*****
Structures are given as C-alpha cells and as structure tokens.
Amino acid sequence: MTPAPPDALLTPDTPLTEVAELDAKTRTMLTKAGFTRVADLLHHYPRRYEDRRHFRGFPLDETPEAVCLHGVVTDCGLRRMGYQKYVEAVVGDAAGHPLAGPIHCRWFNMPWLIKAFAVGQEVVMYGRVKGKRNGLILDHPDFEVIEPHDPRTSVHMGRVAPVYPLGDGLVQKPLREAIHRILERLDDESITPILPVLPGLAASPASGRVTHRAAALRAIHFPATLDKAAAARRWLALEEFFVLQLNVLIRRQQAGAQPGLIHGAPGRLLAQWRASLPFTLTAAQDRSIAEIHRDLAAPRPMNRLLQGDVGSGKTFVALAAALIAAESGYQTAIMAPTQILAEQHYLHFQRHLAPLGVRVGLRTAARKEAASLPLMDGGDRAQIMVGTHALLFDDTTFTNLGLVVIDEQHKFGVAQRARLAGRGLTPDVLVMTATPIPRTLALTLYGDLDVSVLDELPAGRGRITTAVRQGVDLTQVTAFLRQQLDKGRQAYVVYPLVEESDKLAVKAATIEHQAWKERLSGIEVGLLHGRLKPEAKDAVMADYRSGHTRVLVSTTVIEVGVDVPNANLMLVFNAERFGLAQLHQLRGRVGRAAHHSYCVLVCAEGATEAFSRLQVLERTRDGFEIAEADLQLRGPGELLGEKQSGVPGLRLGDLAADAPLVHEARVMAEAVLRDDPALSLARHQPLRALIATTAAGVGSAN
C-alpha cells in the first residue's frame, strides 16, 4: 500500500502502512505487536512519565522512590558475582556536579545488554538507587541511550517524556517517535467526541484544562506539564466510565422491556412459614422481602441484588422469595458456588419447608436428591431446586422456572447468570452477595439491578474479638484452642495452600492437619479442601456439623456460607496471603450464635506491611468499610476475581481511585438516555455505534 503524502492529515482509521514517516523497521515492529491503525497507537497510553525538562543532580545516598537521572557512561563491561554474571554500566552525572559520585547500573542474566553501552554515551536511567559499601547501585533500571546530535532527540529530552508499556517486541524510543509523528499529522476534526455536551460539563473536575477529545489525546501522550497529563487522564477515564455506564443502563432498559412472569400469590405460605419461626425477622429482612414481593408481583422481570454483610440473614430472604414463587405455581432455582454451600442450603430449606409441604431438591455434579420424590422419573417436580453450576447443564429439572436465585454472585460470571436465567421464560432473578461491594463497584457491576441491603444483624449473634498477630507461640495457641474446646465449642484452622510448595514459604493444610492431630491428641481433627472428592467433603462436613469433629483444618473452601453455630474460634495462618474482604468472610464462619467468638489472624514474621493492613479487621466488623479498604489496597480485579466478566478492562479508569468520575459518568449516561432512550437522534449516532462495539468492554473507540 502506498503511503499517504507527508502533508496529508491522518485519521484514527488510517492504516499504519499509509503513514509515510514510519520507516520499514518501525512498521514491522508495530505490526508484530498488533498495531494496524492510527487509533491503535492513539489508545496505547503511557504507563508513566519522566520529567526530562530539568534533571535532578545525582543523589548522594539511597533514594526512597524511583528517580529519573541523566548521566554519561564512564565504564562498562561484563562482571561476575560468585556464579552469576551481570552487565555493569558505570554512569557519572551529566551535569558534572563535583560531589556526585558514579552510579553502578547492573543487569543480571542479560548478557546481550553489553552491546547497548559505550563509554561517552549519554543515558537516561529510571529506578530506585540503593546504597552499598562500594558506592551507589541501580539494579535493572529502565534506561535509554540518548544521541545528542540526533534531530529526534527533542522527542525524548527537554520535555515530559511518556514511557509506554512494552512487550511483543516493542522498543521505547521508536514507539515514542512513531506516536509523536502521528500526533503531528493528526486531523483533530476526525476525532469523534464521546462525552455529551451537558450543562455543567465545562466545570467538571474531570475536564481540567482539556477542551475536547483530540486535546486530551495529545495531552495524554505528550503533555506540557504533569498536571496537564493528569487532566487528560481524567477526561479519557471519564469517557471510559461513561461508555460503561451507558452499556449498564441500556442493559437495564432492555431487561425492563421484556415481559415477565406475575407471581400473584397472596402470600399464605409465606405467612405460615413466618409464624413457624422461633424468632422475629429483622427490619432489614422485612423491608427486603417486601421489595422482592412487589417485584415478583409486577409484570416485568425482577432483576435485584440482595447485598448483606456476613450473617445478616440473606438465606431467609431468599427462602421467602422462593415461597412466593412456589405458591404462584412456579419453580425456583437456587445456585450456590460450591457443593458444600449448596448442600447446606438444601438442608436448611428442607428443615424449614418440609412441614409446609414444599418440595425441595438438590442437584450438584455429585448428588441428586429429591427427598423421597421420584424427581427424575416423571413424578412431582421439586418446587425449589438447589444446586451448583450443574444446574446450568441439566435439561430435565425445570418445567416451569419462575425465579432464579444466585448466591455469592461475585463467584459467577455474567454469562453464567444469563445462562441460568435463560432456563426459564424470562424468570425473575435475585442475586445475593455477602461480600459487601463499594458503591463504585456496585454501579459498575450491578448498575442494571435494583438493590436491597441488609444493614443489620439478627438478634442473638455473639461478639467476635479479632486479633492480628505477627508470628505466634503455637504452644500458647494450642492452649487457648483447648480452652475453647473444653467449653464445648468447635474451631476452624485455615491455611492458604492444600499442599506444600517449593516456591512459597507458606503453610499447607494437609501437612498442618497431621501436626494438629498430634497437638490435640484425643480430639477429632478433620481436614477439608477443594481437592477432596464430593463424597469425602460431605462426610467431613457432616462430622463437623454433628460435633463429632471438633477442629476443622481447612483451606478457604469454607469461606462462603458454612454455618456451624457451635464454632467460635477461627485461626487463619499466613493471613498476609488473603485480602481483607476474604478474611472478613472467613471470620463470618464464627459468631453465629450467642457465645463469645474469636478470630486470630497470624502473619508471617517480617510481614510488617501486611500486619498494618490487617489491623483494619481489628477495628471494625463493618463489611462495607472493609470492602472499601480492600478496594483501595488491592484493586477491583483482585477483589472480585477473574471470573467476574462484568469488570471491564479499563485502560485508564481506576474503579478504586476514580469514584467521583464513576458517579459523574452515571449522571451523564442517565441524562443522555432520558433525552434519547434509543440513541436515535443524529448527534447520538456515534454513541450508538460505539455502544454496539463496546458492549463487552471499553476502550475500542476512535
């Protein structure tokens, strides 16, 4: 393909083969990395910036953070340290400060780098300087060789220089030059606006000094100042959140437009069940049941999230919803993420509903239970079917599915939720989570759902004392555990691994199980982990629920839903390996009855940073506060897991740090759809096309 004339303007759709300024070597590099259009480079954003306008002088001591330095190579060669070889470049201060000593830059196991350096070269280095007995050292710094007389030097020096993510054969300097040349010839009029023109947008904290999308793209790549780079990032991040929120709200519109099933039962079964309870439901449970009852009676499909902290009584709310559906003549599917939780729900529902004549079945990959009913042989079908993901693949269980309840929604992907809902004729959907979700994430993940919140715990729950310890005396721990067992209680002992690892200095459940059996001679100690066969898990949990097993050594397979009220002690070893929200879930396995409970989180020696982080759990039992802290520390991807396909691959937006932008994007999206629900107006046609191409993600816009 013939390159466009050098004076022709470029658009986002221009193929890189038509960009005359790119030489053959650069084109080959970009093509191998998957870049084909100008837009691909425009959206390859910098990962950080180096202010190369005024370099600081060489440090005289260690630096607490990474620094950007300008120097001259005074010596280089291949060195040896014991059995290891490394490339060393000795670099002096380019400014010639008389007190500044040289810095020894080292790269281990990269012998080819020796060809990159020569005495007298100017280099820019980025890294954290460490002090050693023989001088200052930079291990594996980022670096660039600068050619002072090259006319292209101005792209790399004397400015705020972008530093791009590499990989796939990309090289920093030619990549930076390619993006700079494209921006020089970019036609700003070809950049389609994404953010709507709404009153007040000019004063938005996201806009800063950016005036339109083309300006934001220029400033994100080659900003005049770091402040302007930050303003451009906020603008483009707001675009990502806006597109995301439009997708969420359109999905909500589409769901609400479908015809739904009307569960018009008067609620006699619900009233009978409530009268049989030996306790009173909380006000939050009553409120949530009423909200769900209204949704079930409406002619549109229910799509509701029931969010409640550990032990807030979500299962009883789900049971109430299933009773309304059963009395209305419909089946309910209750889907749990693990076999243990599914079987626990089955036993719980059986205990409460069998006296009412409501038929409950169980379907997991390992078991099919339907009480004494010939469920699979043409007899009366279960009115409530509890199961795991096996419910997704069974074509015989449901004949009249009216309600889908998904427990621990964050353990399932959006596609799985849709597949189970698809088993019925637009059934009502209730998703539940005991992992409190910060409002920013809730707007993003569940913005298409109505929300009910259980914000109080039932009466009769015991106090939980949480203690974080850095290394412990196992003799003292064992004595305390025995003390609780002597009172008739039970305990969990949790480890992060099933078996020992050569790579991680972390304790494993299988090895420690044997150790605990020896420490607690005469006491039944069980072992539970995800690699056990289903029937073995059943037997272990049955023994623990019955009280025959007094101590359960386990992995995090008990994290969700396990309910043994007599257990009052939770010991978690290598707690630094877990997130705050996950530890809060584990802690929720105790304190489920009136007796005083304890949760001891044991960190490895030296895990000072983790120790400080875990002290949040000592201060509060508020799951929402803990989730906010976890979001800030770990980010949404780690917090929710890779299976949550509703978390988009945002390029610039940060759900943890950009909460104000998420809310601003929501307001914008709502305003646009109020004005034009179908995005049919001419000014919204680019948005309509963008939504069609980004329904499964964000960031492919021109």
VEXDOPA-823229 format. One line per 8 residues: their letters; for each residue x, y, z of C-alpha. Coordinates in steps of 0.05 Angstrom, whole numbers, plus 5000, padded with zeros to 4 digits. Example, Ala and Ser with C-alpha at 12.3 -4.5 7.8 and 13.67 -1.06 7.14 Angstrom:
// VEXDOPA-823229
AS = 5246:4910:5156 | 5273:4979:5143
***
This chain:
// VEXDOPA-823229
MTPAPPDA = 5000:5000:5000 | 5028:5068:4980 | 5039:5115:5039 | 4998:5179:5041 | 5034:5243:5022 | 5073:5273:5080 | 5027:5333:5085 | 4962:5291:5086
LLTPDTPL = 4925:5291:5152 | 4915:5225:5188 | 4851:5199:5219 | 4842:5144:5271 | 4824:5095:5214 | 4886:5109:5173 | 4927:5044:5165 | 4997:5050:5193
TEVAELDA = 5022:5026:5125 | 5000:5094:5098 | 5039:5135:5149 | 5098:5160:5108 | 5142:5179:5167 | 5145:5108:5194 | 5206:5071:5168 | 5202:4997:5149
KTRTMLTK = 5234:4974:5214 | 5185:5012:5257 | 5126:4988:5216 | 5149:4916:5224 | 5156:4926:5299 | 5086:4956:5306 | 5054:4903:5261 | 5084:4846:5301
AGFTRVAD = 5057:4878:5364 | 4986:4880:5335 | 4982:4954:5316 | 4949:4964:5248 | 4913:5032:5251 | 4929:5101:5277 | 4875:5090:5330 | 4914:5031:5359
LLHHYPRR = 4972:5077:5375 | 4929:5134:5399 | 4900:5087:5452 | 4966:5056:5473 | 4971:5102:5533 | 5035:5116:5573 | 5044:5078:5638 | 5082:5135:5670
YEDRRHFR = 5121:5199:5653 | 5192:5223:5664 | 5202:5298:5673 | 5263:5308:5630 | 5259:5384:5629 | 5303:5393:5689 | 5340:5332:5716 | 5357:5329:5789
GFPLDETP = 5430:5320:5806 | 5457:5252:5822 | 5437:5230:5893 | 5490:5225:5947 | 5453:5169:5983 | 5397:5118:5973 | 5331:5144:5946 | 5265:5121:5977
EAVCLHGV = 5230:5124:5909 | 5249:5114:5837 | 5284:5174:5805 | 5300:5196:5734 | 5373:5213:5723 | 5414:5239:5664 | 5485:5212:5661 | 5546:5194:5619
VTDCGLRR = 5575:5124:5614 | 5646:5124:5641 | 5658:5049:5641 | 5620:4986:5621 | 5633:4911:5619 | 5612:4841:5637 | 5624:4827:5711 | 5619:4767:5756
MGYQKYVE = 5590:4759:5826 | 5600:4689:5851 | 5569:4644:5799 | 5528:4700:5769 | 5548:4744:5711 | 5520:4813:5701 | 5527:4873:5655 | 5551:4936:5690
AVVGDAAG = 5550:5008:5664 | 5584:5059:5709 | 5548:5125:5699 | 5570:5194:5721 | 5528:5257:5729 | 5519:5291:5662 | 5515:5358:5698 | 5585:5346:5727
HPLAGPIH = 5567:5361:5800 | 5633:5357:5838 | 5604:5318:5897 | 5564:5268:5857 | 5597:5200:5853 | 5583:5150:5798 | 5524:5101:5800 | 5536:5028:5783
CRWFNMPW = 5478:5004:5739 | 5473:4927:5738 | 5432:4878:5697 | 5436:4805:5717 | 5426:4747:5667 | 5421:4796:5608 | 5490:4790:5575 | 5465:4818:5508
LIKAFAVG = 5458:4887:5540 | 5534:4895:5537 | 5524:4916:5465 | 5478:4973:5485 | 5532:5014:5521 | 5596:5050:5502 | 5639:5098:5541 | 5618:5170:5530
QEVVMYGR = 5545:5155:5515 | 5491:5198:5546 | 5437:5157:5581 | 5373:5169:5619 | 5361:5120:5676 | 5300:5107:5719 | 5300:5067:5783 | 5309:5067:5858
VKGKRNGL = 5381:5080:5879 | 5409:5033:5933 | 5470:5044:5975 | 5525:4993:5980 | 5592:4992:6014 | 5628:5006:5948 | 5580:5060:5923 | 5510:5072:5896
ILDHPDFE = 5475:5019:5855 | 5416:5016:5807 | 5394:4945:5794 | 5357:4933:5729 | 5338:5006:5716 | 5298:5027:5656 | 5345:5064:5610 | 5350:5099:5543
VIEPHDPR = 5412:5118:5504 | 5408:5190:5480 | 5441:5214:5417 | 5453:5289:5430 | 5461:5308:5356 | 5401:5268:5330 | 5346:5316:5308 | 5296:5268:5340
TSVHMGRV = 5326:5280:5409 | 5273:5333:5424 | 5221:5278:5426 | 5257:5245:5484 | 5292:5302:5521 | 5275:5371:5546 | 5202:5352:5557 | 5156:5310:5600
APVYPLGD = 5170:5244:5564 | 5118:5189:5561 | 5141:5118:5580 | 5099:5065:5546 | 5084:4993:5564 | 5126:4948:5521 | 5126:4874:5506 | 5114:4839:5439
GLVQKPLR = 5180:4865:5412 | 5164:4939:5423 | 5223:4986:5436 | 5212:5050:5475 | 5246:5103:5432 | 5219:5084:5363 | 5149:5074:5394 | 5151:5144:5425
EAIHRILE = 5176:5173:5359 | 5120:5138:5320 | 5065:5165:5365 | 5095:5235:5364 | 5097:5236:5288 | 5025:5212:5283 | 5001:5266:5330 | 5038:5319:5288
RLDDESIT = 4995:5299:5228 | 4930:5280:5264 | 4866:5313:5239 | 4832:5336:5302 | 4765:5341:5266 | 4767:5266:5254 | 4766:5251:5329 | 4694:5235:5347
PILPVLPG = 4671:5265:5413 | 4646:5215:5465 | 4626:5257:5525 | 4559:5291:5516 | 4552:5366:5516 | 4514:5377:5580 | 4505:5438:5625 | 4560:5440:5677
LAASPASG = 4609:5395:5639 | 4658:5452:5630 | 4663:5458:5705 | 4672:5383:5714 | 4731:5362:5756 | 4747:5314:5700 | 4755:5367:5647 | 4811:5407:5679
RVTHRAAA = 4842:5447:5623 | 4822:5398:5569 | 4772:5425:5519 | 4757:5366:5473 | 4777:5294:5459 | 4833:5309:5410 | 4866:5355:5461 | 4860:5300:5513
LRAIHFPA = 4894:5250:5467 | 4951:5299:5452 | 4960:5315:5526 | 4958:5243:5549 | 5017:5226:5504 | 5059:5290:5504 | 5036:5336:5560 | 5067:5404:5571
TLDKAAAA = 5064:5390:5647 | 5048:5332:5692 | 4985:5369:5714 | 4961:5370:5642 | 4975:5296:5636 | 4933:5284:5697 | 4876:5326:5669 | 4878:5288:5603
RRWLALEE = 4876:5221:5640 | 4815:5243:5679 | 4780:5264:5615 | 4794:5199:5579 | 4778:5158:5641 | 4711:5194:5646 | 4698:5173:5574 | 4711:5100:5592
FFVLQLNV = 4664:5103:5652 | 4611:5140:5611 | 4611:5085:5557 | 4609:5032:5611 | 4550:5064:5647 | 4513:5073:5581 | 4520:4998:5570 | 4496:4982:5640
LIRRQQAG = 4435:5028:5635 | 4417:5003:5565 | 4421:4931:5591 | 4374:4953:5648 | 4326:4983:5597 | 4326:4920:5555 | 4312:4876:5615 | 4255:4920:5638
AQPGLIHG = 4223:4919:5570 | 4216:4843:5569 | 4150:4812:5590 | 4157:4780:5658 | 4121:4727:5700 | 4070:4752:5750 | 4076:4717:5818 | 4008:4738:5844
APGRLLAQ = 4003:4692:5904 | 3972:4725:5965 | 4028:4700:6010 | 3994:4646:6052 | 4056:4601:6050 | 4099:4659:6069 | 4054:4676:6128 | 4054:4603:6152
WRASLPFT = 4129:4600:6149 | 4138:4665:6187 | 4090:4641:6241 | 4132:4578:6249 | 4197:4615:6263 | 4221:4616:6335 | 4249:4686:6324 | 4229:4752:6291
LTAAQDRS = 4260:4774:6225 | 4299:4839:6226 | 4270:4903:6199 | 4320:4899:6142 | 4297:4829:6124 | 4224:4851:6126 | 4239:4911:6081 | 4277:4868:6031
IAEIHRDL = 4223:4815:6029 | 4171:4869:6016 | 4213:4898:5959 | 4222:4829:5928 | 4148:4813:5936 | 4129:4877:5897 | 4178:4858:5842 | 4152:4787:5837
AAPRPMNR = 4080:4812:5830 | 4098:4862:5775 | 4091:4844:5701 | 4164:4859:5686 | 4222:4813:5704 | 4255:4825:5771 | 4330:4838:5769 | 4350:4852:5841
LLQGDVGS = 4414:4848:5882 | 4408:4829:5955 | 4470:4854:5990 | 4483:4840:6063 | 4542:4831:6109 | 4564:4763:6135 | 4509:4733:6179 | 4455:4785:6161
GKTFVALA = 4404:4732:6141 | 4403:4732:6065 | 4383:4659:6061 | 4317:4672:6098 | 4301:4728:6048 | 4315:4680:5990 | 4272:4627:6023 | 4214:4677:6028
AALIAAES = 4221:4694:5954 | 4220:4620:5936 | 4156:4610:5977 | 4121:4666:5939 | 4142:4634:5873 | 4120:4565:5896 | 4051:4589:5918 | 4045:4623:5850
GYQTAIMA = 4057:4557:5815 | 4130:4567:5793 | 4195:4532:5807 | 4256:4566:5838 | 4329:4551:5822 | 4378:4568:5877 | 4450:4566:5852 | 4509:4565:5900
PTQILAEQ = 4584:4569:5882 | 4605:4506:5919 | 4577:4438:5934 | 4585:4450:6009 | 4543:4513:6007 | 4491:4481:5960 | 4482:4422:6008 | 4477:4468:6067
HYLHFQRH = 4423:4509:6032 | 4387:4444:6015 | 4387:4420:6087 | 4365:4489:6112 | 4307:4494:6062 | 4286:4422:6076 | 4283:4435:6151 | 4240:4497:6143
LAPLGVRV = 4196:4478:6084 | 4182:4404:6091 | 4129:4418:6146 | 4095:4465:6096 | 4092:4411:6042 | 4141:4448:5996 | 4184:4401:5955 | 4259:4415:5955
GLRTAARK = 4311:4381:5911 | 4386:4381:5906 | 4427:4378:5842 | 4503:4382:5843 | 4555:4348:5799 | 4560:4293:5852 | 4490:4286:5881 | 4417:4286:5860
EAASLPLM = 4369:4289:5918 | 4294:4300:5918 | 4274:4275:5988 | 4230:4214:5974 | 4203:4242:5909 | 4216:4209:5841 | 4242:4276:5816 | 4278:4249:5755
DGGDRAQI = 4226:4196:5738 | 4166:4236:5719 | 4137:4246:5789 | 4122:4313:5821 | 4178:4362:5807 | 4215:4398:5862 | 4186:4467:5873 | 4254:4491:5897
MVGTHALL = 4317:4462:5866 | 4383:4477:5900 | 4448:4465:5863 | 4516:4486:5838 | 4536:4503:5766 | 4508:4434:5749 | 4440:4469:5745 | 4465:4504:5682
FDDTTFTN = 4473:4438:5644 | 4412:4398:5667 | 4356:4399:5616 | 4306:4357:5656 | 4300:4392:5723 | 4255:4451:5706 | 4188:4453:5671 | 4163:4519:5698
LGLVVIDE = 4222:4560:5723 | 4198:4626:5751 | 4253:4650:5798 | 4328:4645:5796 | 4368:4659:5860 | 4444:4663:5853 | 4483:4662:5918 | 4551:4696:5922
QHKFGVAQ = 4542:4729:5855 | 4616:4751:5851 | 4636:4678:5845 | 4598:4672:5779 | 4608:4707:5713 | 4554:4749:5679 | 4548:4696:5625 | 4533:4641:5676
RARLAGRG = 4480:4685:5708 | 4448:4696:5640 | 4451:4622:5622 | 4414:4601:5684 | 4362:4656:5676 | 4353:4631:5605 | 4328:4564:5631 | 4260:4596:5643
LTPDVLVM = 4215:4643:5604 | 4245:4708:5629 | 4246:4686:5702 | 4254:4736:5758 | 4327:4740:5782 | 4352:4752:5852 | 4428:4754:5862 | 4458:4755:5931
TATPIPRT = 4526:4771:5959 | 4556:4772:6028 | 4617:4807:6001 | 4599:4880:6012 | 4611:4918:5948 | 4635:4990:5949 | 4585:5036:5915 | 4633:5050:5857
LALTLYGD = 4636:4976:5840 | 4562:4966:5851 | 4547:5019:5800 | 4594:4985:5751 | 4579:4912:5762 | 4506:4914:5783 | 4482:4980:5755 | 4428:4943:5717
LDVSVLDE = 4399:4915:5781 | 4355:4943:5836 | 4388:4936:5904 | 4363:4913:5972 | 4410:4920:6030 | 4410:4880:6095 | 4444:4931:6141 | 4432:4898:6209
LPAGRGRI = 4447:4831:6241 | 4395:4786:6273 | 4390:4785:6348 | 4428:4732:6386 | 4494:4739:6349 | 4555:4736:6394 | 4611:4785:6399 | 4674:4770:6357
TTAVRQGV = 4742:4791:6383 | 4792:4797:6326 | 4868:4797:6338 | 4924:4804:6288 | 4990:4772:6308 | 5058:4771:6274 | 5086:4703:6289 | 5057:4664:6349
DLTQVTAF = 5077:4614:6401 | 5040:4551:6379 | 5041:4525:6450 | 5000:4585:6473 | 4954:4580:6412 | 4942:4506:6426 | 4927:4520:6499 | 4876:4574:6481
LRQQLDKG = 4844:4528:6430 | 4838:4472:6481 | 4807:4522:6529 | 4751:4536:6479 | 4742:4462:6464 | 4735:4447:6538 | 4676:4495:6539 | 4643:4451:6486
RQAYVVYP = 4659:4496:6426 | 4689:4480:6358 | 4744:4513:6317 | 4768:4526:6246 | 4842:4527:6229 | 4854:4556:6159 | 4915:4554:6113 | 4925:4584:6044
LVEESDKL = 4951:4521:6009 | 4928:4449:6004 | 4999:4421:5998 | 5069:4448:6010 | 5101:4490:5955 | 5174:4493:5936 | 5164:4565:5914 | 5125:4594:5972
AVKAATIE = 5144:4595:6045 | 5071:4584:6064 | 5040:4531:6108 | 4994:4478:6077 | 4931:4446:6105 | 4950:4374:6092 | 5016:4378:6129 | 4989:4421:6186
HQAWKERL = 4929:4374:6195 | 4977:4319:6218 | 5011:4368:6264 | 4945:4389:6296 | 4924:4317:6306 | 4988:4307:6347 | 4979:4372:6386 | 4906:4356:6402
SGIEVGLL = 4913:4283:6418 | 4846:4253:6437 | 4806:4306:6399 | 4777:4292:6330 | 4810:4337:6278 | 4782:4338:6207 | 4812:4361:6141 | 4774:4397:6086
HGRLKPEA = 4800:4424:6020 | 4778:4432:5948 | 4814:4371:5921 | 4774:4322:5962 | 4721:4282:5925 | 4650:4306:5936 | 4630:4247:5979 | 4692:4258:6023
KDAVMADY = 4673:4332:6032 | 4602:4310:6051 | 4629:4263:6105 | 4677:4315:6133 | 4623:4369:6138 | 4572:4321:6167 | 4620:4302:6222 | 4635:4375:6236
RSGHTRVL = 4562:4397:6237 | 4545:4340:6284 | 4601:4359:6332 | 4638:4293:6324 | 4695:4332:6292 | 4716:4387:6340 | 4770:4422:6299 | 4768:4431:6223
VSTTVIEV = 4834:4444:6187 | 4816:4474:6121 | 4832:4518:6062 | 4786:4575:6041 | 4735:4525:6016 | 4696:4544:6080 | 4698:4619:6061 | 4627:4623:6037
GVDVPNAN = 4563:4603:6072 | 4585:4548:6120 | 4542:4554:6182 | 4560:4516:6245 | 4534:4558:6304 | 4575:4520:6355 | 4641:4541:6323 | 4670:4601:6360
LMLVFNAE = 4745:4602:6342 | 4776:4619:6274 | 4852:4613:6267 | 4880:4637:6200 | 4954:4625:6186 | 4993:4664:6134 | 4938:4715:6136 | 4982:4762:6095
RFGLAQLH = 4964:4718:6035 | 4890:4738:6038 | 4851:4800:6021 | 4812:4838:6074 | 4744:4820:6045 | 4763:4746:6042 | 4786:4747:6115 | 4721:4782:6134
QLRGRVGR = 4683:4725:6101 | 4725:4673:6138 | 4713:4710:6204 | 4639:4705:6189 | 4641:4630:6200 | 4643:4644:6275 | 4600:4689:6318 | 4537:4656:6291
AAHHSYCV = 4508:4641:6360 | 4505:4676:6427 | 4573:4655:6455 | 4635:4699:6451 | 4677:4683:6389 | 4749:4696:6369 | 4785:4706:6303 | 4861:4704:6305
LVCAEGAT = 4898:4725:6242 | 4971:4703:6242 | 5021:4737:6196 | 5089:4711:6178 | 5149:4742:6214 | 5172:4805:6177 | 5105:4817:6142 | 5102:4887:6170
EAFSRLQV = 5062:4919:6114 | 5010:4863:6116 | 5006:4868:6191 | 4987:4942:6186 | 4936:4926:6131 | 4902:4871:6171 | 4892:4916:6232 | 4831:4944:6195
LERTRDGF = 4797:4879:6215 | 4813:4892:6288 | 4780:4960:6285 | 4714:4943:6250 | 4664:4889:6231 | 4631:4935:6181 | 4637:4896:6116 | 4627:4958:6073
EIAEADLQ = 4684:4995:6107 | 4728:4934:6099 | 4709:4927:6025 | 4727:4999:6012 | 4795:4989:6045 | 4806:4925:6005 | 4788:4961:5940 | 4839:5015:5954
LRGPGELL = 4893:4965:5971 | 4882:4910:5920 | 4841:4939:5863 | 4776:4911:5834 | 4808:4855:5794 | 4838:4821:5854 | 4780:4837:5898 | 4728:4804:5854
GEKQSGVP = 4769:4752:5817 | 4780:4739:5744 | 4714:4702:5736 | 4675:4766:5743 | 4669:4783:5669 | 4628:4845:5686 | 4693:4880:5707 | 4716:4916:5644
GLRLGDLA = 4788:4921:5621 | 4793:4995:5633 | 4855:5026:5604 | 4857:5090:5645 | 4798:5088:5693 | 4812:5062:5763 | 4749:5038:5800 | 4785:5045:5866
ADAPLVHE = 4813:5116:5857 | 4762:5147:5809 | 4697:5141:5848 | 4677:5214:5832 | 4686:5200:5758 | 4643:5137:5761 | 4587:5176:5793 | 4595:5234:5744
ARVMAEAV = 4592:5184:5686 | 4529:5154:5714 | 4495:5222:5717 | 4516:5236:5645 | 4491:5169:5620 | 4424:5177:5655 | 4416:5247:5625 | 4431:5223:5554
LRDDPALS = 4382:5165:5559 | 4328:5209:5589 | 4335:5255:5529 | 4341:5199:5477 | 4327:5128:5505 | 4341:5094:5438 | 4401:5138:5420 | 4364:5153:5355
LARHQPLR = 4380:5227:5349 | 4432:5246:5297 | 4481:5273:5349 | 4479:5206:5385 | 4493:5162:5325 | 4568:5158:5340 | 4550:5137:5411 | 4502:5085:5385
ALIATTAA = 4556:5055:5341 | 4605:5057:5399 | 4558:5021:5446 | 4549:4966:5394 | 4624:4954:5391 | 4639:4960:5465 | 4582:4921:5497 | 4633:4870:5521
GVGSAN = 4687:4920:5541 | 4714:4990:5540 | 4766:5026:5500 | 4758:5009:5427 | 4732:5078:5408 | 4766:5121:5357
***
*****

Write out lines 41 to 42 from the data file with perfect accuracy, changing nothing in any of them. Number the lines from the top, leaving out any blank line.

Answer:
FFVLQLNV = 4664:5103:5652 | 4611:5140:5611 | 4611:5085:5557 | 4609:5032:5611 | 4550:5064:5647 | 4513:5073:5581 | 4520:4998:5570 | 4496:4982:5640
LIRRQQAG = 4435:5028:5635 | 4417:5003:5565 | 4421:4931:5591 | 4374:4953:5648 | 4326:4983:5597 | 4326:4920:5555 | 4312:4876:5615 | 4255:4920:5638